Copyright 2004 by
I first read this on the 13th March 2004.
In the far, far, far future, Superhumans have genetically reconstructed the
urhumans, the original natural humans of our milieu. These Supras
have created small tribes of such people across the ancient Earth.
one of these natural humans. She is a young woman growing up in the rustic lifestyle
of the Hard River tribe, while around her, and in the skies above, superhumanly
evolved humanity live their distant, mysterious ways.
Then Earth is attacked by monstrous forces and amid the massive destruction,
all of Cley's tribe is killed, except herself.
Now she must work with the Supras to battle the greatest evil humanity has ever
The beginning of the novel is perfectly reasonable SF: young woman growing up in some
distant time and learning about her world. As she learns, we also
learn that she is not as primitive nor her environment as rustic as we initially
There's a lovely interlude where she is saved by a far-future version of a
raccoon, and forms a firm friendship with it.
But then it rather changes pace, retargetting itself to the younger reader as a
scientific "Alice In Wonderland", a "Sophie's World" for futurology. At its best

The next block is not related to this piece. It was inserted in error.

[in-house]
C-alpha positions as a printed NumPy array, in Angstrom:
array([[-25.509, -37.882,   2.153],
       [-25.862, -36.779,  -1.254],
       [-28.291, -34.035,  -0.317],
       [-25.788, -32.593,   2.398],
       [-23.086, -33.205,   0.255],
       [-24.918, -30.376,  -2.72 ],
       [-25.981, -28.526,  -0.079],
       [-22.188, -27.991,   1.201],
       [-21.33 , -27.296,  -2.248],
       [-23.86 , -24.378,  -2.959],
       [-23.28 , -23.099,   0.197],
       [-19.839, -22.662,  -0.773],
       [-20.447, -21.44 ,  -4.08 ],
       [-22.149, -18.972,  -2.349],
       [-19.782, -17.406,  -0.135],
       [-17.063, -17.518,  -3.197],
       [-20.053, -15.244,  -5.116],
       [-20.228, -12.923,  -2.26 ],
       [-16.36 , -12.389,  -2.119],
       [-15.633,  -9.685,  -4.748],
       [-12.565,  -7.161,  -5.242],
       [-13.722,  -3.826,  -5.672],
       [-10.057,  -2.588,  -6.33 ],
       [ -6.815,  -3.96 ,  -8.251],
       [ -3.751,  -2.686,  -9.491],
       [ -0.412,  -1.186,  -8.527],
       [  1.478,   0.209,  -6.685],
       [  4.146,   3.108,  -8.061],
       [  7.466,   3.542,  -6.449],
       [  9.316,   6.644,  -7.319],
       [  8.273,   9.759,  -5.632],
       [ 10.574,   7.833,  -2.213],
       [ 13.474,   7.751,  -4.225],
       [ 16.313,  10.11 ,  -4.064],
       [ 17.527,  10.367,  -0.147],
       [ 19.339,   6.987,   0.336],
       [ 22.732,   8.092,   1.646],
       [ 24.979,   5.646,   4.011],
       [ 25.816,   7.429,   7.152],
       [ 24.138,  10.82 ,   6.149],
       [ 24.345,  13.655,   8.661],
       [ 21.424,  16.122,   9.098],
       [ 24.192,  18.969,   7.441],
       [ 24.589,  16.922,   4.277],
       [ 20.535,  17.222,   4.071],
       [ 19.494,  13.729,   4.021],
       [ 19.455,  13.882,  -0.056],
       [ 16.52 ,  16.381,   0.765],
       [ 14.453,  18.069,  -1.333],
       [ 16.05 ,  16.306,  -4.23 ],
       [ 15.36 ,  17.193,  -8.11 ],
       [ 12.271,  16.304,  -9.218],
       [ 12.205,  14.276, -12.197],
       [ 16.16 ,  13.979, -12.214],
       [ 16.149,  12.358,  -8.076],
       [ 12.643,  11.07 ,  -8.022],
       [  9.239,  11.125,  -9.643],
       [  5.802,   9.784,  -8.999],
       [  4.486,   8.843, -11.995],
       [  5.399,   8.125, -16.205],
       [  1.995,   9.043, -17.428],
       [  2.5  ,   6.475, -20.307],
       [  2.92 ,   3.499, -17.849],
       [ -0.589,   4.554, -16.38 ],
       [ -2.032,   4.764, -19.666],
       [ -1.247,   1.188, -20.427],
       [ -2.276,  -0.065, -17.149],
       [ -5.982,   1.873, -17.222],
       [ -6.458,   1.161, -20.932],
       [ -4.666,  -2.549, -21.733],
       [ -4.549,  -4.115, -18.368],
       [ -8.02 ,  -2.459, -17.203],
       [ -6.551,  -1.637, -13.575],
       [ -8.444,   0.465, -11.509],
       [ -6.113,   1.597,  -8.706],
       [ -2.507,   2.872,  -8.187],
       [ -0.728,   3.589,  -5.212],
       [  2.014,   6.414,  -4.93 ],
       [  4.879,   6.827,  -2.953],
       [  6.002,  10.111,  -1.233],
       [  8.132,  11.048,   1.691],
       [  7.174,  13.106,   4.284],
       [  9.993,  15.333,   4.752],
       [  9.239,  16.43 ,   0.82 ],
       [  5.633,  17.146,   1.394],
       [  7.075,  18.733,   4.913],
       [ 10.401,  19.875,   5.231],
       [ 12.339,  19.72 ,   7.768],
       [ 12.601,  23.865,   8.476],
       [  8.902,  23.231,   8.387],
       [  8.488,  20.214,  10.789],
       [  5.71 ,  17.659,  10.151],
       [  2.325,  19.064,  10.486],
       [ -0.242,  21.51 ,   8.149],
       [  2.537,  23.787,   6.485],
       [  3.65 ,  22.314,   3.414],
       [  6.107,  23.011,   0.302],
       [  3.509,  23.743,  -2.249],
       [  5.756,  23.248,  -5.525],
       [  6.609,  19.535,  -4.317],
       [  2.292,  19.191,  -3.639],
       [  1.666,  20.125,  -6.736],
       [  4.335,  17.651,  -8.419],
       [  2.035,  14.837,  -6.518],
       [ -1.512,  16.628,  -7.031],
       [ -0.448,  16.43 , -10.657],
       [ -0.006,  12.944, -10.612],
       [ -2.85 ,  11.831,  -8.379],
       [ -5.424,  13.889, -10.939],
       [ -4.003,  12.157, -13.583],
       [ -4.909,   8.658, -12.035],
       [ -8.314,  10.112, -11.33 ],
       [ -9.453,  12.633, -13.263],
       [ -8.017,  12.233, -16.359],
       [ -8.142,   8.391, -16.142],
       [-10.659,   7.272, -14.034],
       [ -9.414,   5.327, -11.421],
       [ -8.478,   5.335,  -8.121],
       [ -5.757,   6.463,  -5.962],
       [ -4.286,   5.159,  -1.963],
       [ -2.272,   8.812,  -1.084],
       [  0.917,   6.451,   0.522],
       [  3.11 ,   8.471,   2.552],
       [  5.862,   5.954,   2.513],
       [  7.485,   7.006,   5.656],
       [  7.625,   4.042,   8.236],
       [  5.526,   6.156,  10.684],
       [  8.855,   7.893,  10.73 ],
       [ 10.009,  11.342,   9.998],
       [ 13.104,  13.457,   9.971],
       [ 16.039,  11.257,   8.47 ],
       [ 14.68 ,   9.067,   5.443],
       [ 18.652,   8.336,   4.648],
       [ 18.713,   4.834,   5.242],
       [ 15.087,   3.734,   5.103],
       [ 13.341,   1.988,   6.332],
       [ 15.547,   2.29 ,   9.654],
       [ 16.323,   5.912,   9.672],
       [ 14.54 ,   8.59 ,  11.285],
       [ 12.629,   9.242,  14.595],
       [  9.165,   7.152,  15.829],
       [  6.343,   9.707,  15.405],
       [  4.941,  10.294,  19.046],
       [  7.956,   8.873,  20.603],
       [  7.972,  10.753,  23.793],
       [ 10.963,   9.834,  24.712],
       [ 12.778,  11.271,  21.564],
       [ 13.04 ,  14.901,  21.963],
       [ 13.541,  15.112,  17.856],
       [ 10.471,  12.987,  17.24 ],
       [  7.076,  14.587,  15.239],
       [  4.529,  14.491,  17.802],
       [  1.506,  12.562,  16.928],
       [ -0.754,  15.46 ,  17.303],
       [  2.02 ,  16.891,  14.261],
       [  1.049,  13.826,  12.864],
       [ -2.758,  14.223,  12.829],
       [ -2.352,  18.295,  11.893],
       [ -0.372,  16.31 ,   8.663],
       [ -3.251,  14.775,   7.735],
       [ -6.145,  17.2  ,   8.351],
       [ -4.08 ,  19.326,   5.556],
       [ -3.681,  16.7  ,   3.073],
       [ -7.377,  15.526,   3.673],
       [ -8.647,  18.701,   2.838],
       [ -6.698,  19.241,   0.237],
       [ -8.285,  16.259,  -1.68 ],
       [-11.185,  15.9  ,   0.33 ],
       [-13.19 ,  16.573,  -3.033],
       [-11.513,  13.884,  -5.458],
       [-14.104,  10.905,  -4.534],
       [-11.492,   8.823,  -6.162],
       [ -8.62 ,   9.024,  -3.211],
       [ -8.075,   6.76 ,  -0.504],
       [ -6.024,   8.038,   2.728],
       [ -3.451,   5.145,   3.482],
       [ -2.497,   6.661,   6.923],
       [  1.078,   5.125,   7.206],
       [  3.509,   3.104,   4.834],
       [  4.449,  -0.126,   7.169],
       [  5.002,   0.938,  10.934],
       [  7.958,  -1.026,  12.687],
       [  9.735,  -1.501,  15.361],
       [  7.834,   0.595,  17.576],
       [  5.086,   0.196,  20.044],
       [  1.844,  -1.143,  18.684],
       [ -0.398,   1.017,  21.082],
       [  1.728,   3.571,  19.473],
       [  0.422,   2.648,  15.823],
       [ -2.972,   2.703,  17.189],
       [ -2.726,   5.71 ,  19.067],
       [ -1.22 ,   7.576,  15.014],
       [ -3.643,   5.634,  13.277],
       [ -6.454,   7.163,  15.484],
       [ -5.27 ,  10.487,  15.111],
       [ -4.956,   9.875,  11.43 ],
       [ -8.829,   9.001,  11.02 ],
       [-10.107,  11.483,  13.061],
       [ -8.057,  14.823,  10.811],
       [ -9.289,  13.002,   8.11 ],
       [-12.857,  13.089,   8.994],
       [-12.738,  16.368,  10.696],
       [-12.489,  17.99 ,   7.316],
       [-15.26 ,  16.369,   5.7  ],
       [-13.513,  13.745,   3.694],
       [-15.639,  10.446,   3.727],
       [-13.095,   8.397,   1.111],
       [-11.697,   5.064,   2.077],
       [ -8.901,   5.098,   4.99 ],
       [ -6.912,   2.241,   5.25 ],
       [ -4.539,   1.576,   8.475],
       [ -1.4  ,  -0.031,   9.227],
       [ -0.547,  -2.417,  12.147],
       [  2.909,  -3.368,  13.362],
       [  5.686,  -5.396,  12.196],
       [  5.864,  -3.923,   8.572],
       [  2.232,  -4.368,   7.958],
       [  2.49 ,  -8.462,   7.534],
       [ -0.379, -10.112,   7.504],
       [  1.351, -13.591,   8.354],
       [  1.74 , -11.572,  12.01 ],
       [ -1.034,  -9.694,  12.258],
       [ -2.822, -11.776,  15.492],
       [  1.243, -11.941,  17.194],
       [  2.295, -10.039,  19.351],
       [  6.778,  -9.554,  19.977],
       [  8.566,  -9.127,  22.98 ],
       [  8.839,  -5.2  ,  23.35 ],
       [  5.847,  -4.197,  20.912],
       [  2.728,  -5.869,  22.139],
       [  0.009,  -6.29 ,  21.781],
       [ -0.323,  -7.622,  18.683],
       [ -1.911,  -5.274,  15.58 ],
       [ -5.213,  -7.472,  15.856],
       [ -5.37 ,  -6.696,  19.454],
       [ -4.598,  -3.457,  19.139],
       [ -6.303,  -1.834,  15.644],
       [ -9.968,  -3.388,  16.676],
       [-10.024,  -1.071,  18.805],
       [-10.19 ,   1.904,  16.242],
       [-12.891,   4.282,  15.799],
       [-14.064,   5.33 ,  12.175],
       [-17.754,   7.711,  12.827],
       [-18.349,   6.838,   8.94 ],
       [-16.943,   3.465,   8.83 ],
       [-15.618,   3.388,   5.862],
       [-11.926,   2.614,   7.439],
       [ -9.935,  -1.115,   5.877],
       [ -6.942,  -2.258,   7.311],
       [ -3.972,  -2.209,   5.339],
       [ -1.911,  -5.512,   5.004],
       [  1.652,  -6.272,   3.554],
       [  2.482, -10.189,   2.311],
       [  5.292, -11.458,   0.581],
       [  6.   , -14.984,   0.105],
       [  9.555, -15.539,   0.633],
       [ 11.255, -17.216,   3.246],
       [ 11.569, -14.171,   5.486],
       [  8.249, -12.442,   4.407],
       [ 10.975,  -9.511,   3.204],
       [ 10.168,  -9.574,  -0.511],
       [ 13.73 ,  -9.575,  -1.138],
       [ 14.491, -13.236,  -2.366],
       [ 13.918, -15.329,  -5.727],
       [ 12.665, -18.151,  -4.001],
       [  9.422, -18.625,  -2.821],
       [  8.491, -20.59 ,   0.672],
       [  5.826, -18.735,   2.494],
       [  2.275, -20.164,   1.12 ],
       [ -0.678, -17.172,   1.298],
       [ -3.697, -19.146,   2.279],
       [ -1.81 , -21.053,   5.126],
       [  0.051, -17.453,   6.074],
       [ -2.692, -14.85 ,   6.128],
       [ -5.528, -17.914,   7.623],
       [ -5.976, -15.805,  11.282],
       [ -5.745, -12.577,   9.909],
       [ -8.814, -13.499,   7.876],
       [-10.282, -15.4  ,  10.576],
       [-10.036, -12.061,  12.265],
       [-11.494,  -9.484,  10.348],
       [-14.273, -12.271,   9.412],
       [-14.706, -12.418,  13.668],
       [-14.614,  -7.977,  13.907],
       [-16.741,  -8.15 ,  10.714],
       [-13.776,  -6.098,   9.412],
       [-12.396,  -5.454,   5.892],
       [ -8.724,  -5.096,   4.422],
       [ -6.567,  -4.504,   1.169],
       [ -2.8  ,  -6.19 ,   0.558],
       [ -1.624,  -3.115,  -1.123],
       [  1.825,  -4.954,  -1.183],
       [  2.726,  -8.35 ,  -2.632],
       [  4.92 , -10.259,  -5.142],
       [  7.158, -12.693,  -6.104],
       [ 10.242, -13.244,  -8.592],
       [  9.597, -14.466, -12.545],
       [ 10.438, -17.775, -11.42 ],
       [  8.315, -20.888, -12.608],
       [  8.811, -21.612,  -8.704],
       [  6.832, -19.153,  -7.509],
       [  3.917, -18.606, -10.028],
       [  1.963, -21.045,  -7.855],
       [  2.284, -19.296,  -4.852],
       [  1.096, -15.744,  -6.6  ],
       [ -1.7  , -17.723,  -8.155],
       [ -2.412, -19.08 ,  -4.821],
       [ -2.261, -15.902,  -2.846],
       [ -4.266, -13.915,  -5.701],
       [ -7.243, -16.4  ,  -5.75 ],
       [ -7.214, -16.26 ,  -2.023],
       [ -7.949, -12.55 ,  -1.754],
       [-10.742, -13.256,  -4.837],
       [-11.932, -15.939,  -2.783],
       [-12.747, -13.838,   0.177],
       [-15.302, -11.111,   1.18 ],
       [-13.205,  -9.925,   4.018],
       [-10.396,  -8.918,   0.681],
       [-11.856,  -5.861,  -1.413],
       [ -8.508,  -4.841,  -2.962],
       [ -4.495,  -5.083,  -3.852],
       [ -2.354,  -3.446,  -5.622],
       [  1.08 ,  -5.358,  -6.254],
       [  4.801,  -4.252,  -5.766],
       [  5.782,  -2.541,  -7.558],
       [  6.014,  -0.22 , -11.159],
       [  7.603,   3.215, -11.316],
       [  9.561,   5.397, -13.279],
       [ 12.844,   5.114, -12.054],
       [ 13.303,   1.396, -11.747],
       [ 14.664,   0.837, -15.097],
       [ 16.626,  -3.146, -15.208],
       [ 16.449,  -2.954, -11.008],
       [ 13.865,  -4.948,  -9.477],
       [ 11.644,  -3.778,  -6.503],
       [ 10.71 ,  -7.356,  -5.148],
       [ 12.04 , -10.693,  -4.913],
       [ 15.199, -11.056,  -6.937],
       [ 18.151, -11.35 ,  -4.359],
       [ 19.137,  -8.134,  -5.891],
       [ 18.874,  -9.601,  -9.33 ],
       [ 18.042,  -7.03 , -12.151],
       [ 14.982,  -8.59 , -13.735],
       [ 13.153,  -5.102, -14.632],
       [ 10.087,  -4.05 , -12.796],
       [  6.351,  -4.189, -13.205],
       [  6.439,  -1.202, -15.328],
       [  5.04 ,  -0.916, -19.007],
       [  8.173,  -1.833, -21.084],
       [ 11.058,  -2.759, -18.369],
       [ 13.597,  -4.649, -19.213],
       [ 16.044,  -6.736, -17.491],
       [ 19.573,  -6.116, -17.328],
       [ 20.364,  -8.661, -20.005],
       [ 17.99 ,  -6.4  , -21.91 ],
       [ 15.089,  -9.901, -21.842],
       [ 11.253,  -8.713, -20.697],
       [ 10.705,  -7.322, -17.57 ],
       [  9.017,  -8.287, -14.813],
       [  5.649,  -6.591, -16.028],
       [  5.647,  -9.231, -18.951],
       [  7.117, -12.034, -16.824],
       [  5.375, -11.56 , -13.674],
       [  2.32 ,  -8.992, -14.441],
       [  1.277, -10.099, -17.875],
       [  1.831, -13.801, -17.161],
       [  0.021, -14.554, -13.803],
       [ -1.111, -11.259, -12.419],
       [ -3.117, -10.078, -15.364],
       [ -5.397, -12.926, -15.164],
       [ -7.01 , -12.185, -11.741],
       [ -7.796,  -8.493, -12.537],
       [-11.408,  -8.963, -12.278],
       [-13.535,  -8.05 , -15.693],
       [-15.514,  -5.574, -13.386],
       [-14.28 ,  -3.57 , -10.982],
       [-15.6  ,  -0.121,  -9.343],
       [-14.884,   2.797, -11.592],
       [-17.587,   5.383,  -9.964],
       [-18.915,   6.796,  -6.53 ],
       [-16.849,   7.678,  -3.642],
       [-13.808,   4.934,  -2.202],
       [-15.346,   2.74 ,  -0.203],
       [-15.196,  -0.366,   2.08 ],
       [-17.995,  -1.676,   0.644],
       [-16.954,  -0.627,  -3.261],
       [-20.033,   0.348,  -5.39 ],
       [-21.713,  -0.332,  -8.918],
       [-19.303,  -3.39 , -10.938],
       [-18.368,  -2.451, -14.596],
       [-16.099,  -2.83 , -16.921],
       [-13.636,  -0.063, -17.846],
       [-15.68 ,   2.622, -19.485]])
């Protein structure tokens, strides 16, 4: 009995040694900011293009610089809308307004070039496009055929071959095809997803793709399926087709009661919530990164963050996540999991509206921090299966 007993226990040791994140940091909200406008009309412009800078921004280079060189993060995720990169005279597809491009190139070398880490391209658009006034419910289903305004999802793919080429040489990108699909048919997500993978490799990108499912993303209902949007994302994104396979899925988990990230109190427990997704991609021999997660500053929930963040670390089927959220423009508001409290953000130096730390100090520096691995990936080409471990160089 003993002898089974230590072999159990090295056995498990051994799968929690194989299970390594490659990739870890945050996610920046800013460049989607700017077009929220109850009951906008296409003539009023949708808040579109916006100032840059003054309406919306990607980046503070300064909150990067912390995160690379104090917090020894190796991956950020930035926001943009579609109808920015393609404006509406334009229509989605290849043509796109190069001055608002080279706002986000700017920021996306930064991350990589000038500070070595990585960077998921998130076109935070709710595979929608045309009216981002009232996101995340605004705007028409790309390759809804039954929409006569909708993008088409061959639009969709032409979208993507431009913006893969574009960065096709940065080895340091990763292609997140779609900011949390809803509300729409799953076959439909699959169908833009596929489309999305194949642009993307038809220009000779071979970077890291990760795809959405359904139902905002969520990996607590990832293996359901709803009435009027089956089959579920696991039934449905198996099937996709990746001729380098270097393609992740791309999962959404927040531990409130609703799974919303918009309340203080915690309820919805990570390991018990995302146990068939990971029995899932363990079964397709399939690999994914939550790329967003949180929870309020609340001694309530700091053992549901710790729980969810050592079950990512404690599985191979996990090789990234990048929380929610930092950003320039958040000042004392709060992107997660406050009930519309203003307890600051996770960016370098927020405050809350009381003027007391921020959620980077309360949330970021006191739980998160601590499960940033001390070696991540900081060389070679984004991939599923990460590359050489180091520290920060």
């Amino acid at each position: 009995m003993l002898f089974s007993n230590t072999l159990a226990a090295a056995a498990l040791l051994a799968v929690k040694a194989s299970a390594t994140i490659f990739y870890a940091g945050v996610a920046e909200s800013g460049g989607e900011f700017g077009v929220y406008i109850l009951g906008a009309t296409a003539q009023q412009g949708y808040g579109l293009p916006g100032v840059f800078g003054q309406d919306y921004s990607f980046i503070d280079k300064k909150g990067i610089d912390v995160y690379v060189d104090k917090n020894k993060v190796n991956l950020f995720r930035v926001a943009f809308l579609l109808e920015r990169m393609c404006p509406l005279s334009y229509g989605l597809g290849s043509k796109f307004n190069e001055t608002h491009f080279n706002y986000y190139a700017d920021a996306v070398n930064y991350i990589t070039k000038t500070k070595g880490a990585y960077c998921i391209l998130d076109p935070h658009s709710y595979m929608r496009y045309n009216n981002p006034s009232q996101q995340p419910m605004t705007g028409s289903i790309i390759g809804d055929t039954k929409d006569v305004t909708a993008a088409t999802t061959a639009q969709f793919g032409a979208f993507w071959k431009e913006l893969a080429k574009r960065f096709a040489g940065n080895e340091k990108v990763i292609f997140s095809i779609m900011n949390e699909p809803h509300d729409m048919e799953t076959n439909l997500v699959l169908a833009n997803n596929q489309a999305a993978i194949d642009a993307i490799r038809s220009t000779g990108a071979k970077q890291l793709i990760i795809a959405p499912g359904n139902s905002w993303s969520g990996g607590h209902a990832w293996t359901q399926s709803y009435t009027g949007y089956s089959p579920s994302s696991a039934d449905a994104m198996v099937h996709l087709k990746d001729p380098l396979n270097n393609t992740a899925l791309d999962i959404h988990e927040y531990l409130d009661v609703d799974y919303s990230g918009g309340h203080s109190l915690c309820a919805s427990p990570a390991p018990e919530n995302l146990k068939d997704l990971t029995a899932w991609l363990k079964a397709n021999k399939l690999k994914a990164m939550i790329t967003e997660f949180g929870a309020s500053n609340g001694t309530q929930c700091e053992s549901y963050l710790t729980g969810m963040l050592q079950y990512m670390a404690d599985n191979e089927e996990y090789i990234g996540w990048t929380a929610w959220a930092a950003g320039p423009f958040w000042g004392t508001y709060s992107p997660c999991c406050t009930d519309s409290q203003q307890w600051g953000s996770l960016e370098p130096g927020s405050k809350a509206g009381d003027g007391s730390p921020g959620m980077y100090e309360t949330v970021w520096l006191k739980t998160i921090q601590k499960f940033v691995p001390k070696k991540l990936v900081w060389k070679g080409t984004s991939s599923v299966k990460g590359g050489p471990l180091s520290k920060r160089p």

it's reminiscent of Aldiss' "Hothouse". For far too much of the book one can only
assume that Gregory Benford must have read and enjoyed "Heartlight" by T. A. Barron,
something I find astonishing.
Hard River Cley, our reluctant heroine, experiences most of the
astounding adventure as a dazed confusion of bright colours. However, the friendly
"Seeker After Patterns" is on hand to explain all this in terms with which
an ecologically-aware twelve-year-old would feel comfortable.
And even though
it is patiently reiterated that humans are not the centre of the universe, it
becomes obvious that this is the opposite of the true state of affairs,
and quite right too!
Loaded on the 5th May 2004.